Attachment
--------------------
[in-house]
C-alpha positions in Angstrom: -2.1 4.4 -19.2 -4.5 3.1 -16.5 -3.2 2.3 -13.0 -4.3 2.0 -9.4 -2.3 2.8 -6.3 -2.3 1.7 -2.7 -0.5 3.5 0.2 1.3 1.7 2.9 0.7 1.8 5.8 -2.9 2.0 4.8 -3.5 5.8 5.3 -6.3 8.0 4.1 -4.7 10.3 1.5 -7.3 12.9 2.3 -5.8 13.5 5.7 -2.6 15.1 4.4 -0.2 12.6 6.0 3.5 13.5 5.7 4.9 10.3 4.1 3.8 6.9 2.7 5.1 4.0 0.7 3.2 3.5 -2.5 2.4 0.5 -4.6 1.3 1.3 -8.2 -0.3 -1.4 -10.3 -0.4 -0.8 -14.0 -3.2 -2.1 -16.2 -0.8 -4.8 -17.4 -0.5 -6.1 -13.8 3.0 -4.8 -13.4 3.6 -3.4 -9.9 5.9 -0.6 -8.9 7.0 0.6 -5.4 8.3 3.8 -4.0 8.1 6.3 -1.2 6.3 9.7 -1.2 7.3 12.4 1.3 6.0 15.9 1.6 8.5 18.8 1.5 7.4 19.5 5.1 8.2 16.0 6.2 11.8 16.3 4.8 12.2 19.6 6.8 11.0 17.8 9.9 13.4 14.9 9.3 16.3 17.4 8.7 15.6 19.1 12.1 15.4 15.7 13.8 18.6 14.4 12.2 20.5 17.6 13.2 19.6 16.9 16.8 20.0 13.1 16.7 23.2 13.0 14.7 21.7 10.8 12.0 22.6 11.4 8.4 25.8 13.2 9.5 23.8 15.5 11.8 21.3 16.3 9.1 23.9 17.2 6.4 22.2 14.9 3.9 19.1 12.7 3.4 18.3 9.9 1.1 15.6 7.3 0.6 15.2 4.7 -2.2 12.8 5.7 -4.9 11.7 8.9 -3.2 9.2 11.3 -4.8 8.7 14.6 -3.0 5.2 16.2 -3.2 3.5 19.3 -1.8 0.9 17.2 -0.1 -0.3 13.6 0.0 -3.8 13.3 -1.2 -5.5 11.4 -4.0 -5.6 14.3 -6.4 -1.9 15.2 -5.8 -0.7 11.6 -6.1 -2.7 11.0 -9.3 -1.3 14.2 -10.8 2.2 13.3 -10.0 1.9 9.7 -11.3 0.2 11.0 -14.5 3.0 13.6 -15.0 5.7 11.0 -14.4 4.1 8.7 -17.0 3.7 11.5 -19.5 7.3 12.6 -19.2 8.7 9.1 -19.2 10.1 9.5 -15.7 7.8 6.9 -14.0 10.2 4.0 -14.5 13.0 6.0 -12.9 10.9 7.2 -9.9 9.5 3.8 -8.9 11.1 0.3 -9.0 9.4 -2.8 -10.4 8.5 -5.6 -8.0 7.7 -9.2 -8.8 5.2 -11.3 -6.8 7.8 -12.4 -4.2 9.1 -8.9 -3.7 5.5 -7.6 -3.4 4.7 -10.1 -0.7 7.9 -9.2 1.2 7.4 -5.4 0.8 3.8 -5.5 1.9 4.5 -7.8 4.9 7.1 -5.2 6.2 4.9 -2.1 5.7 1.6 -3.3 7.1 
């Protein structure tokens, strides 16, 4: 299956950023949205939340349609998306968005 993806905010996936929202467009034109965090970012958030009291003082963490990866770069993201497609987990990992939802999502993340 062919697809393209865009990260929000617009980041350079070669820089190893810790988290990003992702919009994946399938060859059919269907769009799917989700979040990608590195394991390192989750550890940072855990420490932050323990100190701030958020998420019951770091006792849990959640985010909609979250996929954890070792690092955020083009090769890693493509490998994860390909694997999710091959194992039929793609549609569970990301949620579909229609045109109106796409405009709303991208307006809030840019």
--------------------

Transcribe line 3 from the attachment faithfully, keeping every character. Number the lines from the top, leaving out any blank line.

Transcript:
């Protein structure tokens, strides 16, 4: 299956950023949205939340349609998306968005 993806905010996936929202467009034109965090970012958030009291003082963490990866770069993201497609987990990992939802999502993340 062919697809393209865009990260929000617009980041350079070669820089190893810790988290990003992702919009994946399938060859059919269907769009799917989700979040990608590195394991390192989750550890940072855990420490932050323990100190701030958020998420019951770091006792849990959640985010909609979250996929954890070792690092955020083009090769890693493509490998994860390909694997999710091959194992039929793609549609569970990301949620579909229609045109109106796409405009709303991208307006809030840019």